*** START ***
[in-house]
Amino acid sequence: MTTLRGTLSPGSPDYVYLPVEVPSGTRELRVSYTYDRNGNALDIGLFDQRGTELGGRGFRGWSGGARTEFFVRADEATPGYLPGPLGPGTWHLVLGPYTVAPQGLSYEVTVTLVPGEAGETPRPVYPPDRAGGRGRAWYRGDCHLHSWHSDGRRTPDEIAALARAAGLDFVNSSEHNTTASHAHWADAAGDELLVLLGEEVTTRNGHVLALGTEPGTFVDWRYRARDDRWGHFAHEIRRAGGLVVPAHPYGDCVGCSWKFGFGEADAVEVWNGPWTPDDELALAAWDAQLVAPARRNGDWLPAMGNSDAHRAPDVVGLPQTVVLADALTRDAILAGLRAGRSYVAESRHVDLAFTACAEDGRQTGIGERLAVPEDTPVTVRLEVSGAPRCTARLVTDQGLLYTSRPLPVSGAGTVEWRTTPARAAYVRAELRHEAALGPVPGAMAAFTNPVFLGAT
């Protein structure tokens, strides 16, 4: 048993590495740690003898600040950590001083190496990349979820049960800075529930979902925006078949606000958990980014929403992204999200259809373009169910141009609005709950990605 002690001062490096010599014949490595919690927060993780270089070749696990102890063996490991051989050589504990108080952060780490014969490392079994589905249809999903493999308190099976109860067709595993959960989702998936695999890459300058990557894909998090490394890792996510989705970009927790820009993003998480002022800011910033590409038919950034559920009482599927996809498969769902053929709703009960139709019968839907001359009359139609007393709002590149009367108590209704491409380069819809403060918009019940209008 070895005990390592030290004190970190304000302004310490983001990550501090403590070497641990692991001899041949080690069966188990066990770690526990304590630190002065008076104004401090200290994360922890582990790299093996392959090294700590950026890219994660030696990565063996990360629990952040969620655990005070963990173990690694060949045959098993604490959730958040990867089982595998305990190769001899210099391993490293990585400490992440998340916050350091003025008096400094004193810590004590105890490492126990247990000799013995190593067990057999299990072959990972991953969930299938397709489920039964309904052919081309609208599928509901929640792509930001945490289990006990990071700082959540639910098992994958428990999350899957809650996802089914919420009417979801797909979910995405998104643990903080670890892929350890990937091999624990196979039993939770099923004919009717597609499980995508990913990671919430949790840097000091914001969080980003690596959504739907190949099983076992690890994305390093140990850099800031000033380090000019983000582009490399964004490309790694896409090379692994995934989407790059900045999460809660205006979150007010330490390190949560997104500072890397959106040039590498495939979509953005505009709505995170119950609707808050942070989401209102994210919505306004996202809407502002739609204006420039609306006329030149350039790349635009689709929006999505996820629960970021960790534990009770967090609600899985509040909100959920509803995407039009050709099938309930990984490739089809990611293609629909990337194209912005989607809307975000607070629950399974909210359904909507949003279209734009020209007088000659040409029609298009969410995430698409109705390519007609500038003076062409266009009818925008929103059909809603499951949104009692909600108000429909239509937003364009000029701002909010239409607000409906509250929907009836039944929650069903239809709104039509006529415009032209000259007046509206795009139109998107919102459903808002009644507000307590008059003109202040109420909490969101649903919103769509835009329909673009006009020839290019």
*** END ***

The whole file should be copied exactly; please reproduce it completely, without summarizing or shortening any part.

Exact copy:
[in-house]
Amino acid sequence: MTTLRGTLSPGSPDYVYLPVEVPSGTRELRVSYTYDRNGNALDIGLFDQRGTELGGRGFRGWSGGARTEFFVRADEATPGYLPGPLGPGTWHLVLGPYTVAPQGLSYEVTVTLVPGEAGETPRPVYPPDRAGGRGRAWYRGDCHLHSWHSDGRRTPDEIAALARAAGLDFVNSSEHNTTASHAHWADAAGDELLVLLGEEVTTRNGHVLALGTEPGTFVDWRYRARDDRWGHFAHEIRRAGGLVVPAHPYGDCVGCSWKFGFGEADAVEVWNGPWTPDDELALAAWDAQLVAPARRNGDWLPAMGNSDAHRAPDVVGLPQTVVLADALTRDAILAGLRAGRSYVAESRHVDLAFTACAEDGRQTGIGERLAVPEDTPVTVRLEVSGAPRCTARLVTDQGLLYTSRPLPVSGAGTVEWRTTPARAAYVRAELRHEAALGPVPGAMAAFTNPVFLGAT
């Protein structure tokens, strides 16, 4: 048993590495740690003898600040950590001083190496990349979820049960800075529930979902925006078949606000958990980014929403992204999200259809373009169910141009609005709950990605 002690001062490096010599014949490595919690927060993780270089070749696990102890063996490991051989050589504990108080952060780490014969490392079994589905249809999903493999308190099976109860067709595993959960989702998936695999890459300058990557894909998090490394890792996510989705970009927790820009993003998480002022800011910033590409038919950034559920009482599927996809498969769902053929709703009960139709019968839907001359009359139609007393709002590149009367108590209704491409380069819809403060918009019940209008 070895005990390592030290004190970190304000302004310490983001990550501090403590070497641990692991001899041949080690069966188990066990770690526990304590630190002065008076104004401090200290994360922890582990790299093996392959090294700590950026890219994660030696990565063996990360629990952040969620655990005070963990173990690694060949045959098993604490959730958040990867089982595998305990190769001899210099391993490293990585400490992440998340916050350091003025008096400094004193810590004590105890490492126990247990000799013995190593067990057999299990072959990972991953969930299938397709489920039964309904052919081309609208599928509901929640792509930001945490289990006990990071700082959540639910098992994958428990999350899957809650996802089914919420009417979801797909979910995405998104643990903080670890892929350890990937091999624990196979039993939770099923004919009717597609499980995508990913990671919430949790840097000091914001969080980003690596959504739907190949099983076992690890994305390093140990850099800031000033380090000019983000582009490399964004490309790694896409090379692994995934989407790059900045999460809660205006979150007010330490390190949560997104500072890397959106040039590498495939979509953005505009709505995170119950609707808050942070989401209102994210919505306004996202809407502002739609204006420039609306006329030149350039790349635009689709929006999505996820629960970021960790534990009770967090609600899985509040909100959920509803995407039009050709099938309930990984490739089809990611293609629909990337194209912005989607809307975000607070629950399974909210359904909507949003279209734009020209007088000659040409029609298009969410995430698409109705390519007609500038003076062409266009009818925008929103059909809603499951949104009692909600108000429909239509937003364009000029701002909010239409607000409906509250929907009836039944929650069903239809709104039509006529415009032209000259007046509206795009139109998107919102459903808002009644507000307590008059003109202040109420909490969101649903919103769509835009329909673009006009020839290019």